You may have read some commentary recently about a dastardly GMB plot to strip members of Progress, a faction operating within the Labour Party, of their party membership.
Despite all the bluster, one thing is clear: there is no such move to expel anyone from the party. GMB members certainly have expressed their displeasure at Progress, in the context of a motion passed at GMB Congress. That motion didn’t call for the organisation to be banned, but it did raise concerns over its sources of funding, its involvement in internal Labour Party decision-making, and its efforts to undermine Labour’s Leader and candidates.
Proper scrutiny of the faction is long overdue. Members of the faction can’t deny GMB’s claims that Progress is resourced to the tune of a quarter of a million pounds a year – far more than any other pressure group within the party. Nor can they deny that this is in large part thanks to Lord Sainsbury, a wealthy backer who chose to stop his funding to the Labour Party upon Ed Miliband’s election as Leader, and of course to the group’s corporate sponsors.
So what’s worrying isn’t just the fact that the group promotes New Labour policies and seeks to influence selections for parliamentary candidates, NEC elections and other decisions made within the party. It’s the fact that it is sponsored by interests outside of the party to do all this. Those Progress members who have called for the unions’ Labour Party funding to be decoupled from policy influence, might well want to take a hard look at their own organisation. As ASLEF’s National Organiser has asked, “Progress gets millions from people who don’t give money to Labour – why?”
Many of these reservations could easily be rebutted if Progress was affiliated to the party, or if it was an organisation run by and for Labour members, with a democratic and transparent structure. Unlike other pressure groups within the party, it shows no interest in either of these. That gives it the freedom to work against the Labour Party when its own interests, or those of its sponsors, dictate. For one example, GMB’s resolution raises concerns that prominent Progress members have briefed against the party leader; the faction’s response states merely that there is “no evidence” for this, whilst falling well short of a denial.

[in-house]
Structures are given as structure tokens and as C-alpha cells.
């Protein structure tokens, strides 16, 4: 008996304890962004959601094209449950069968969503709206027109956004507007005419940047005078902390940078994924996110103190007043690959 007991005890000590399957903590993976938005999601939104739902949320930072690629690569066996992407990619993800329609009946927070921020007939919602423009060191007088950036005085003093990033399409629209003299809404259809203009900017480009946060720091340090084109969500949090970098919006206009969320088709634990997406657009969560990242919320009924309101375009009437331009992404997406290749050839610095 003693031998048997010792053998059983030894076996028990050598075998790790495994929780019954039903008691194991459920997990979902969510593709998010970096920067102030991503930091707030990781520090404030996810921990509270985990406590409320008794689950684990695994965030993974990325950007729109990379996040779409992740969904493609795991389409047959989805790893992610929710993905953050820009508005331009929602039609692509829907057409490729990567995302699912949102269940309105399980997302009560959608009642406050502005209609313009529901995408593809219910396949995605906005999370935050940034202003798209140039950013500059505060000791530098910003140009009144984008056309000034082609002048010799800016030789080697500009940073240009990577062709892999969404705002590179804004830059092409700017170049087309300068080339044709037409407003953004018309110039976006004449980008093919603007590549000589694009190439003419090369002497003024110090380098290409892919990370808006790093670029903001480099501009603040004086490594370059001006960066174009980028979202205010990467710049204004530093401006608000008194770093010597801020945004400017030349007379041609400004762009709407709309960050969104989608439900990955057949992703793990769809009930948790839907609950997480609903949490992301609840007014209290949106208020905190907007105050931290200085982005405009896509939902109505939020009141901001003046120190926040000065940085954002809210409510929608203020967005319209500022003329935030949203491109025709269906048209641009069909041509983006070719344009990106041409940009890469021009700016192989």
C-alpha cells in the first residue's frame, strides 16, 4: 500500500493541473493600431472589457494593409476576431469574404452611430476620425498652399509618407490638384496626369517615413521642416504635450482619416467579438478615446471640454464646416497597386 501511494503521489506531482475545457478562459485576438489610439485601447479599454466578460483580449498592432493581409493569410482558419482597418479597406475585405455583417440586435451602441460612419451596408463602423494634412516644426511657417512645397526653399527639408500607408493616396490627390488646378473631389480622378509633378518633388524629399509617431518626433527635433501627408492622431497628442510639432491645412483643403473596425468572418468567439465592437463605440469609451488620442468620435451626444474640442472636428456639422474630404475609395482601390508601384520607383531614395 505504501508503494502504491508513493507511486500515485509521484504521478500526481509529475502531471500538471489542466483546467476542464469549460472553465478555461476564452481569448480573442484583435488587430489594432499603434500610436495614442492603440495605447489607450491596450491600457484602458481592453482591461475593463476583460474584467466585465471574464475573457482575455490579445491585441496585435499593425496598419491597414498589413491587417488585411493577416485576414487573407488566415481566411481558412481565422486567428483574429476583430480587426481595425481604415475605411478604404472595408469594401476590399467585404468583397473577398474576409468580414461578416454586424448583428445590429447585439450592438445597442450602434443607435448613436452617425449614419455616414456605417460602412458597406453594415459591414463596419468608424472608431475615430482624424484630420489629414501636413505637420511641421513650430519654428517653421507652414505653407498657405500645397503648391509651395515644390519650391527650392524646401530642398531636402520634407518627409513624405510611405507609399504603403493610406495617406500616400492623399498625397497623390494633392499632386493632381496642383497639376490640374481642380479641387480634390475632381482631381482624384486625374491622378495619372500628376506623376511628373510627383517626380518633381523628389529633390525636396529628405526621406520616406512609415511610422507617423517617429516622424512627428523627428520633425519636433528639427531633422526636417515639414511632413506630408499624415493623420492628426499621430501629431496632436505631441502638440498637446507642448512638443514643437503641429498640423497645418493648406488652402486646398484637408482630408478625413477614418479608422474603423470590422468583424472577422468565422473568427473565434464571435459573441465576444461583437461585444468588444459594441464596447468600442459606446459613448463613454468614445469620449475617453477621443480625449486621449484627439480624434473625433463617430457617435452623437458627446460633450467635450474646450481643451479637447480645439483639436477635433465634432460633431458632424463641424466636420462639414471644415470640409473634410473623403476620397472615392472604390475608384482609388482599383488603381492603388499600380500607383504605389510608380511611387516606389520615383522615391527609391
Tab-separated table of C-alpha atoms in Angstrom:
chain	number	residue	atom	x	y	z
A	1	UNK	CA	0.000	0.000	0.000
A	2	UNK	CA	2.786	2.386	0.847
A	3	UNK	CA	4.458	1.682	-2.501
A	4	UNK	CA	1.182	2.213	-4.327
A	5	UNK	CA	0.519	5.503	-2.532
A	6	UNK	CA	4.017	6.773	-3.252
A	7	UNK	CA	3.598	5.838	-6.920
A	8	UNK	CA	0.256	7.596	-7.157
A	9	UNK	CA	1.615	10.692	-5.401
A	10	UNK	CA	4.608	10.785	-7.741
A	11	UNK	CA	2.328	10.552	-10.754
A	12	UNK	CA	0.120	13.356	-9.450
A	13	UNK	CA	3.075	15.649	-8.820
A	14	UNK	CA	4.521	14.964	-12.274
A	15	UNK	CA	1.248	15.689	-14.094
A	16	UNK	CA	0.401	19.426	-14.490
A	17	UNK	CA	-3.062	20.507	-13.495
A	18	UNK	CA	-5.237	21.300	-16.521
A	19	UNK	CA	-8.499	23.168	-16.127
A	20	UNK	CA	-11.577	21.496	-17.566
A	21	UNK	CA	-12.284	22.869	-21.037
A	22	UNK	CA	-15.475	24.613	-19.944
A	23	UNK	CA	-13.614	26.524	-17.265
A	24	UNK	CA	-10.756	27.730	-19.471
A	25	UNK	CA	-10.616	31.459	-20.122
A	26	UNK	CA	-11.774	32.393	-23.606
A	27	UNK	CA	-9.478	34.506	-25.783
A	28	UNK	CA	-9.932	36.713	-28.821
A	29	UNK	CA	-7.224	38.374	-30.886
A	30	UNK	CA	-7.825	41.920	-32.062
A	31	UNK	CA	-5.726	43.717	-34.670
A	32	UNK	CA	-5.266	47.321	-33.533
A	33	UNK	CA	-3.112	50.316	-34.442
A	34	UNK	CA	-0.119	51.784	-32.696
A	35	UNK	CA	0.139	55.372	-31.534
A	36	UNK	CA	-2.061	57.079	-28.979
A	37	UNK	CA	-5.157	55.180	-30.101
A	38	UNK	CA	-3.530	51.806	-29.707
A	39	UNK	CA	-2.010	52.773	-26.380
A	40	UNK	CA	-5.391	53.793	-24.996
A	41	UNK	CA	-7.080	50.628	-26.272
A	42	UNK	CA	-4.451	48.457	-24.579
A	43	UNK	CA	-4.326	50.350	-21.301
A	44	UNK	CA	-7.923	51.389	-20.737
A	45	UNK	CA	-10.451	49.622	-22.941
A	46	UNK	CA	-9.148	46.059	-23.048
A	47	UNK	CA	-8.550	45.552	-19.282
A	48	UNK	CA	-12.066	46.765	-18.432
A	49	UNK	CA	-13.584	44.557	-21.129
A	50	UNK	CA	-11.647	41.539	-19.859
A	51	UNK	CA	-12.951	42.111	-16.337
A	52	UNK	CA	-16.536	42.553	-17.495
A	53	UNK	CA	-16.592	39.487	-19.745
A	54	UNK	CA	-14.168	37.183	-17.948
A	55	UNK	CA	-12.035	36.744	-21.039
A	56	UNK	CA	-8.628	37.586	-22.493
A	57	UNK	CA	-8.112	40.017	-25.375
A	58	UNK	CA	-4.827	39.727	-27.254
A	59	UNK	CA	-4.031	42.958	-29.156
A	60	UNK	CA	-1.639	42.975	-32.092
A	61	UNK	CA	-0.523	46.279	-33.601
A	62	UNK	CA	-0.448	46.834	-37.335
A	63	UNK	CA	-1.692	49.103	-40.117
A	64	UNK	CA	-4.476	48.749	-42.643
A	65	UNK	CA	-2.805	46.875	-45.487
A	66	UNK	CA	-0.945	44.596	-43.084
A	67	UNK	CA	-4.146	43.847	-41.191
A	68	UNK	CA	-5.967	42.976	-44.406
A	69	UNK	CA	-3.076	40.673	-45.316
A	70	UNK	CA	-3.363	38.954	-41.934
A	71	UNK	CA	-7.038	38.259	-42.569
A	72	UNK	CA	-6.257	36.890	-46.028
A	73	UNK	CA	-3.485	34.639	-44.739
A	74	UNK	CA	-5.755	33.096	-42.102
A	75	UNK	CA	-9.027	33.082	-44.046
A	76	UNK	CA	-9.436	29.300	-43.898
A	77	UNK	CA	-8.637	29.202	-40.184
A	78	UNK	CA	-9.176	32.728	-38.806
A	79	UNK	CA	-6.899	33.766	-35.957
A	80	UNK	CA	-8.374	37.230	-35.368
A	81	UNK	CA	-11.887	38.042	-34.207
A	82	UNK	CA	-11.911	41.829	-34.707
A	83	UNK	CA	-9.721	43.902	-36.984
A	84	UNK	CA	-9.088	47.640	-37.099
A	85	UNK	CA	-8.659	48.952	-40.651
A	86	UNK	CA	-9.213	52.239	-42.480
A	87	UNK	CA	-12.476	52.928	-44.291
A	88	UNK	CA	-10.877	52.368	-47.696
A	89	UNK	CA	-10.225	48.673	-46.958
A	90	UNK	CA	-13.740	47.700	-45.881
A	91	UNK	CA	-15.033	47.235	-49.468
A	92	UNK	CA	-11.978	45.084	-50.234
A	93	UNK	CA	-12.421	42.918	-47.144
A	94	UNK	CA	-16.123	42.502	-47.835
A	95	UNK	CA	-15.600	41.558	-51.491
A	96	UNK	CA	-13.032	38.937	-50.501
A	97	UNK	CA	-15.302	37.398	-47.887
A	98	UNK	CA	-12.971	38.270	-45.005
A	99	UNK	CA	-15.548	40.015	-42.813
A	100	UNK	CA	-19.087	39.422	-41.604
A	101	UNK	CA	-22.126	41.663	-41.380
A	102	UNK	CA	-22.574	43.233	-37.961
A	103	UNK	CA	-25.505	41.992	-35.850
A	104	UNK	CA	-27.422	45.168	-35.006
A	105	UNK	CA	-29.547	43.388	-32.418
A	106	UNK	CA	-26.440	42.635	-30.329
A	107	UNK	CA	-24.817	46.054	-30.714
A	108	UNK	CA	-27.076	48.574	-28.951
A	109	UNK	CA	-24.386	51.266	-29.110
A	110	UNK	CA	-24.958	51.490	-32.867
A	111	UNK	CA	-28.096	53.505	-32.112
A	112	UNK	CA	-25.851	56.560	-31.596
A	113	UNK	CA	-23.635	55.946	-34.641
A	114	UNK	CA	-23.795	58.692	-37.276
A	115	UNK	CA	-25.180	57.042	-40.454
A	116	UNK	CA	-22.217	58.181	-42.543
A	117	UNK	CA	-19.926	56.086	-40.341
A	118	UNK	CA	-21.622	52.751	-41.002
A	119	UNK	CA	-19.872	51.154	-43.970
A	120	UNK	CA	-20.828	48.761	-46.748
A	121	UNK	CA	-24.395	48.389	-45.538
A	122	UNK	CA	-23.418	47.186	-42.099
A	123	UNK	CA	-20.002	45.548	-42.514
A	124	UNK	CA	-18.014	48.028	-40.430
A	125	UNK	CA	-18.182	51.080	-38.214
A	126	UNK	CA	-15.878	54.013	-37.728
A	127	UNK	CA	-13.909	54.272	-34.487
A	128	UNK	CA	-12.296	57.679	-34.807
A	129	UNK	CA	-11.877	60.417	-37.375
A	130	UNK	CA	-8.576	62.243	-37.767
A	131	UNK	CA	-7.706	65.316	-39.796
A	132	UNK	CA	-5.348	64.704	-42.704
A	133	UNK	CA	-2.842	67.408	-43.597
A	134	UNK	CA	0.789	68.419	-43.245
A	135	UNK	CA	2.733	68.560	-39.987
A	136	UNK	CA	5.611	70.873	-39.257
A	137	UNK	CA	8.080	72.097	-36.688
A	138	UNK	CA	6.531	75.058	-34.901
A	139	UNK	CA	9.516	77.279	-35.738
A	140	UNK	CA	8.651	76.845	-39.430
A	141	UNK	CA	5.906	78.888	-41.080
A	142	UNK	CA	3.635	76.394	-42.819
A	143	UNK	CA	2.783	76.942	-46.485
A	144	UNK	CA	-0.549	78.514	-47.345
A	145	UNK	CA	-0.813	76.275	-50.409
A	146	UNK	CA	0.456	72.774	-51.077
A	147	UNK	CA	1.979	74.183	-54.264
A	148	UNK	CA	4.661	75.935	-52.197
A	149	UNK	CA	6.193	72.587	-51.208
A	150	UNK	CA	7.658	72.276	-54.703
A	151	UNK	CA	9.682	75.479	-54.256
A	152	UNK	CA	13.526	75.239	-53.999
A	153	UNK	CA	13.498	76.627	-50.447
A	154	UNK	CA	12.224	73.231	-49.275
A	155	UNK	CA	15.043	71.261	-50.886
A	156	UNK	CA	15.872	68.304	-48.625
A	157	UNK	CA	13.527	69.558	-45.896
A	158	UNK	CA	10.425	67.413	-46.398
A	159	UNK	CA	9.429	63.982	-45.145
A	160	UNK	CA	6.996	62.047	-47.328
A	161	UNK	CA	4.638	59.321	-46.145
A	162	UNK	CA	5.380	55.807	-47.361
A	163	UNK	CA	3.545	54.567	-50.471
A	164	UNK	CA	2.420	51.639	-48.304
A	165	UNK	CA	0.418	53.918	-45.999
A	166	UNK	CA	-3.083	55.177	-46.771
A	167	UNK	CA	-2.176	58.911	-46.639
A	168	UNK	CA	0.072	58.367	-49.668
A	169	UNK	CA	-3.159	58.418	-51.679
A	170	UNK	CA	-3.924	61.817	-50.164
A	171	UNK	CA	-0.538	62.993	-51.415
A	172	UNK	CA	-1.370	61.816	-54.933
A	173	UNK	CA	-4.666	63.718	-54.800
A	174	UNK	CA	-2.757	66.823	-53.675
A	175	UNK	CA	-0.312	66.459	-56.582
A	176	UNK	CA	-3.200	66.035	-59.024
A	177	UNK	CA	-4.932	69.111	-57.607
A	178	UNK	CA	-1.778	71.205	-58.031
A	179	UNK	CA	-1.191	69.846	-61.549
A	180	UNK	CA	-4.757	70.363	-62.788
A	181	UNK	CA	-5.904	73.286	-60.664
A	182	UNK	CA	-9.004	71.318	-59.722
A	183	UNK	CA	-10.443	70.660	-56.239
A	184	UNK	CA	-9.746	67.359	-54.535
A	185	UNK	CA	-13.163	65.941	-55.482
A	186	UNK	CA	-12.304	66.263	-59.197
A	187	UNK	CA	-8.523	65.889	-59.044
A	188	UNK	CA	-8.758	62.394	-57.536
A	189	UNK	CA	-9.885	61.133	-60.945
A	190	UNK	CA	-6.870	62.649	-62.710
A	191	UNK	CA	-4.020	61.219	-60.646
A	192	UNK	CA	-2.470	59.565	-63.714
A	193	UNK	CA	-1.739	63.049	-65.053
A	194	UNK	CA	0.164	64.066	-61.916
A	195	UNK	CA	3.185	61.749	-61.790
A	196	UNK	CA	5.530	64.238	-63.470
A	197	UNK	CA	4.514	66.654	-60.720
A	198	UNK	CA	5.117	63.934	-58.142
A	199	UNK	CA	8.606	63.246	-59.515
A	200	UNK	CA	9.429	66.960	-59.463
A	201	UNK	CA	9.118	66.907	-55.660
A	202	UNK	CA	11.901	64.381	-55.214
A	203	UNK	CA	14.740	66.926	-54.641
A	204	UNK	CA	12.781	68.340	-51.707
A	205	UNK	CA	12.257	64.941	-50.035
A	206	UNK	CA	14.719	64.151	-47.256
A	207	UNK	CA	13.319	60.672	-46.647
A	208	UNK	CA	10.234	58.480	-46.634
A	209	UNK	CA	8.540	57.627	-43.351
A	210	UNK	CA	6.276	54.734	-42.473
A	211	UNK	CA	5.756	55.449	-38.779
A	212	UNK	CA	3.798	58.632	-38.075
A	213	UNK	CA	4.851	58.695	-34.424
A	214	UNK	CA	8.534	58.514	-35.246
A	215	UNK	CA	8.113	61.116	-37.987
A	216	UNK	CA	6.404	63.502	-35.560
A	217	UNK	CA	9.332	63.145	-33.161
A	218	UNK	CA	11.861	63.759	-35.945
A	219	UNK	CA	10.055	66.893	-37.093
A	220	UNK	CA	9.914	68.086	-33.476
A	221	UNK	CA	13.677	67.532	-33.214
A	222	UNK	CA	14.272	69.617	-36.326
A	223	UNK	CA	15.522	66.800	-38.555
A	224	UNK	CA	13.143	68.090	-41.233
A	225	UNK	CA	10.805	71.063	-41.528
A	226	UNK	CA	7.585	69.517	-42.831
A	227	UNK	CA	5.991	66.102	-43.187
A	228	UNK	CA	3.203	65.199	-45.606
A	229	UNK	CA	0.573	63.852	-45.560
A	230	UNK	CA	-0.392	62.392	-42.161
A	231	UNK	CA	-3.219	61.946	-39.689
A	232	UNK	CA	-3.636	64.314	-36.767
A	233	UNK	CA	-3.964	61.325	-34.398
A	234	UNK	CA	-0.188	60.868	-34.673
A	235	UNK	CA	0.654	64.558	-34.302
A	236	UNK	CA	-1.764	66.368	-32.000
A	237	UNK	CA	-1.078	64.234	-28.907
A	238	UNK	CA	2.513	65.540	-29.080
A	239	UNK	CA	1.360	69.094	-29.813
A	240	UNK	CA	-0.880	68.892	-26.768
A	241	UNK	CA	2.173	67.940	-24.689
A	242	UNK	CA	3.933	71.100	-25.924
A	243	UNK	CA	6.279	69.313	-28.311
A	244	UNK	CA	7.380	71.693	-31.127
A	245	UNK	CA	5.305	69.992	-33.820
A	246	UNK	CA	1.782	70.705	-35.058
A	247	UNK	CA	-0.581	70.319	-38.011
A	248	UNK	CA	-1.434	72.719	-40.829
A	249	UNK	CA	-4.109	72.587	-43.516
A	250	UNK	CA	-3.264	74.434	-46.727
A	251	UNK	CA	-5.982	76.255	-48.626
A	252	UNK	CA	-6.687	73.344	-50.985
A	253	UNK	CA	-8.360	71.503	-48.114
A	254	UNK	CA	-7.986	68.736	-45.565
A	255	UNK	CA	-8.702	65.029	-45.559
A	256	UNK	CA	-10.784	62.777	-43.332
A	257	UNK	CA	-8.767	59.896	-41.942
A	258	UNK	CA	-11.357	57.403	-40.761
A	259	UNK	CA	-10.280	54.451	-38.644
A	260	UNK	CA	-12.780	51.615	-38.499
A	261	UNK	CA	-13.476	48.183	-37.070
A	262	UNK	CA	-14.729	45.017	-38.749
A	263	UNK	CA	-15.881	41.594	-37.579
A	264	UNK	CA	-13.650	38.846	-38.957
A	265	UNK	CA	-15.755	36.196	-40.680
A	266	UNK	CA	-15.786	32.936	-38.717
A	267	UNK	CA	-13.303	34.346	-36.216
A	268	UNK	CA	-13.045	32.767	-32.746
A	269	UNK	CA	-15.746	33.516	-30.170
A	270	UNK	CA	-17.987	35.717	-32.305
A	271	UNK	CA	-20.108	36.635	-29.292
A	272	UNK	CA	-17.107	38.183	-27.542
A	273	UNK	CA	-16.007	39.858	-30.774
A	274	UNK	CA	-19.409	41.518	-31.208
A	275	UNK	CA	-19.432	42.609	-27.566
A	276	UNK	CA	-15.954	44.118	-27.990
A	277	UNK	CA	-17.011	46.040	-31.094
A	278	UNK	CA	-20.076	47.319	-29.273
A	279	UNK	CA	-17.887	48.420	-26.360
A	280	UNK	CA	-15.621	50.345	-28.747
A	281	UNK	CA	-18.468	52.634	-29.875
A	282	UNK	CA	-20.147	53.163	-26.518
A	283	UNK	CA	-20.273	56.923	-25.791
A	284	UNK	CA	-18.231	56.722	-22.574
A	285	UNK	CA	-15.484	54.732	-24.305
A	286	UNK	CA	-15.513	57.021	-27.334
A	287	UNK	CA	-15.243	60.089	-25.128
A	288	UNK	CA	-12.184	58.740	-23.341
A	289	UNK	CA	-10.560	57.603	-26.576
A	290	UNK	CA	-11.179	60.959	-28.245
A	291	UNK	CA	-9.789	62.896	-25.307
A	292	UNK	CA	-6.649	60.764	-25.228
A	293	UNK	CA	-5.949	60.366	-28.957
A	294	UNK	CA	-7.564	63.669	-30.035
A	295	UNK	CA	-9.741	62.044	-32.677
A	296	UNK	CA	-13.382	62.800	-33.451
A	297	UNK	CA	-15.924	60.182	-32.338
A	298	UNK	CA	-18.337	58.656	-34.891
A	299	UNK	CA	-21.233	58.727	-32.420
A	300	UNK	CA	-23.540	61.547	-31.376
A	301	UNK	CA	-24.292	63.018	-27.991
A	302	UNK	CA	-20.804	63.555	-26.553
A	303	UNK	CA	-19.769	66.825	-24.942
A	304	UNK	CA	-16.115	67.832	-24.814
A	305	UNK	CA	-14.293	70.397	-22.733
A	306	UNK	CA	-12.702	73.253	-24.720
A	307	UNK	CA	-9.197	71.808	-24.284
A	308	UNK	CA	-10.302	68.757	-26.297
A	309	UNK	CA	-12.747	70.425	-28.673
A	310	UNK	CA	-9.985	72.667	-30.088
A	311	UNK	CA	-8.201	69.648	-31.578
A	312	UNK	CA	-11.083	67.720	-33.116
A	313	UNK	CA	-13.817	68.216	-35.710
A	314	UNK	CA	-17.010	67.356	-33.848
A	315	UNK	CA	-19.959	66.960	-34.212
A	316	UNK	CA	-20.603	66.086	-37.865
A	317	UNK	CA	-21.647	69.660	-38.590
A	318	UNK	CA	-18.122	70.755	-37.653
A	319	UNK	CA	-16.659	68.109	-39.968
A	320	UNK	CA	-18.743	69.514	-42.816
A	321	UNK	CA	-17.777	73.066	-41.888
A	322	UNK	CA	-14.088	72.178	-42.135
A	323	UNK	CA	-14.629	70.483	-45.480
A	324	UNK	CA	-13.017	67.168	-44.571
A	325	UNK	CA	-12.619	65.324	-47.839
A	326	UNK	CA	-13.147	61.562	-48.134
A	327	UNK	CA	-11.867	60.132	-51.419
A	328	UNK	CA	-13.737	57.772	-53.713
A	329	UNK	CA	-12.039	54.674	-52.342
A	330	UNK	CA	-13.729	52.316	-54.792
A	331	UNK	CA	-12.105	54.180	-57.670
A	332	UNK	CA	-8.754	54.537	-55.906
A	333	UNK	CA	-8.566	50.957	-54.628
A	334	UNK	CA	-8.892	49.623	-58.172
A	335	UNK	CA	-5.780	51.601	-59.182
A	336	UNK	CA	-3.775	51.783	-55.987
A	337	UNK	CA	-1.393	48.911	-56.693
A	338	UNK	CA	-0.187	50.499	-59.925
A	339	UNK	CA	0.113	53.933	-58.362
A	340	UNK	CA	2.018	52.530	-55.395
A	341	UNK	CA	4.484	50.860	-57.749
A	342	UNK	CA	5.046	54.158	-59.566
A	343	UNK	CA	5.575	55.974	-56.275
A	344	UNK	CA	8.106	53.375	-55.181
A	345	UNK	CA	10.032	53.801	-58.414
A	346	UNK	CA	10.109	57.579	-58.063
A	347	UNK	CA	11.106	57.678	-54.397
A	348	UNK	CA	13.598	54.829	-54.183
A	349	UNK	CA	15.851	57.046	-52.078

GMB members are right to call for an investigation into all of this.
A few Progress partisans have attempted to explain all this controversy away as the actions of a fringe minority within GMB. That’s not going to fly. Like any motion to GMB Congress, the motion on Progress was submitted democratically by a branch – not by an individual, despite misguided criticism on these pages of the delegate who moved the motion. Before Congress even began, it was scrutinised by the union’s Central Executive Council and by the Regional delegation. It breezed through all these hoops. When the motion on Progress reached GMB Congress, not a single delegate opposed it, or even voted against it. Other motions this year were not given such an easy ride.
And whilst GMB members were amongst the first to express their concerns on Progress, this certainly isn’t some lone struggle waged by GMB against Progress. Yorkshire TUC and UCATT had already passed similar motions, whilst ASLEF and Unison’s Dave Prentis have since voiced their support. Others will no doubt follow.
Perhaps we shouldn’t be surprised that members of Progress have so badly misjudged trade union activists. Some members of both GMB and Progress have recently crawled out of the woodwork to plead, ‘where does this leave me?’ They might well ask themselves why not a one of them was represented at Congress. The group’s success in swaying internal Labour Party decisions has never been based on any popular support across the party or wider labour movement. That is no doubt why the Leader of the Labour Party felt able to declare New Labour dead back in 2010. Perhaps it also explains why Progress needs so many external resources to achieve its aims.
Progress is unlike any other part of our movement. It wants to be involved in the party’s internal decision-making, but somehow also to accept funding and direction from outside the party. It wants to be seen as a movement of Labour members, but somehow not to be run by or for those members. To its own advantage, it has managed to be two conflicting things at the same time, a sort of impossible Socialist-Society-cum-private-sector-think-tank. But now, Schrödinger’s box is being opened. Whether it likes it or not, Progress has questions to answer, and a stark choice to make about its future.